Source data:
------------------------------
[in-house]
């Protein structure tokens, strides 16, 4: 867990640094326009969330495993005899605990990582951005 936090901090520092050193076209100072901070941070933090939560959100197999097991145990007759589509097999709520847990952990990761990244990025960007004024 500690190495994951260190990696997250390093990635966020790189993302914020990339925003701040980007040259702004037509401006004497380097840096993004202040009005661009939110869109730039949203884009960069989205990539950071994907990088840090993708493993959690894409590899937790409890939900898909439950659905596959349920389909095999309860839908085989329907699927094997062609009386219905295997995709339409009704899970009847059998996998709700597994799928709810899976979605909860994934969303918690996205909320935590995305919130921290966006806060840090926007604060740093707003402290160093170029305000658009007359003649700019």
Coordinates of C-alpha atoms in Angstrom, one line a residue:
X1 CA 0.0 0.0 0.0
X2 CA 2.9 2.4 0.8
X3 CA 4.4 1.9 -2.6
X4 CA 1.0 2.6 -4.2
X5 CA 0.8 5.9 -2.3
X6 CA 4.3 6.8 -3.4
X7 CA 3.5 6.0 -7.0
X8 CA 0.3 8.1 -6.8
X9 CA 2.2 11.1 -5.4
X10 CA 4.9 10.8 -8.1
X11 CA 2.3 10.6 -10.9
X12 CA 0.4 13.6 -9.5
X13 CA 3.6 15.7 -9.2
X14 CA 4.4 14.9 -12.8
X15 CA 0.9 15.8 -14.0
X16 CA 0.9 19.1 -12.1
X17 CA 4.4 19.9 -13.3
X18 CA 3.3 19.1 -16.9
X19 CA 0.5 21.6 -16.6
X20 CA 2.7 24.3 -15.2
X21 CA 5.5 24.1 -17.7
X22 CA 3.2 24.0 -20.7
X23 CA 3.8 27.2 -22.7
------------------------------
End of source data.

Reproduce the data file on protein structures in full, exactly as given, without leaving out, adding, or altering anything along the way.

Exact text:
[in-house]
């Protein structure tokens, strides 16, 4: 867990640094326009969330495993005899605990990582951005 936090901090520092050193076209100072901070941070933090939560959100197999097991145990007759589509097999709520847990952990990761990244990025960007004024 500690190495994951260190990696997250390093990635966020790189993302914020990339925003701040980007040259702004037509401006004497380097840096993004202040009005661009939110869109730039949203884009960069989205990539950071994907990088840090993708493993959690894409590899937790409890939900898909439950659905596959349920389909095999309860839908085989329907699927094997062609009386219905295997995709339409009704899970009847059998996998709700597994799928709810899976979605909860994934969303918690996205909320935590995305919130921290966006806060840090926007604060740093707003402290160093170029305000658009007359003649700019």
Coordinates of C-alpha atoms in Angstrom, one line a residue:
X1 CA 0.0 0.0 0.0
X2 CA 2.9 2.4 0.8
X3 CA 4.4 1.9 -2.6
X4 CA 1.0 2.6 -4.2
X5 CA 0.8 5.9 -2.3
X6 CA 4.3 6.8 -3.4
X7 CA 3.5 6.0 -7.0
X8 CA 0.3 8.1 -6.8
X9 CA 2.2 11.1 -5.4
X10 CA 4.9 10.8 -8.1
X11 CA 2.3 10.6 -10.9
X12 CA 0.4 13.6 -9.5
X13 CA 3.6 15.7 -9.2
X14 CA 4.4 14.9 -12.8
X15 CA 0.9 15.8 -14.0
X16 CA 0.9 19.1 -12.1
X17 CA 4.4 19.9 -13.3
X18 CA 3.3 19.1 -16.9
X19 CA 0.5 21.6 -16.6
X20 CA 2.7 24.3 -15.2
X21 CA 5.5 24.1 -17.7
X22 CA 3.2 24.0 -20.7
X23 CA 3.8 27.2 -22.7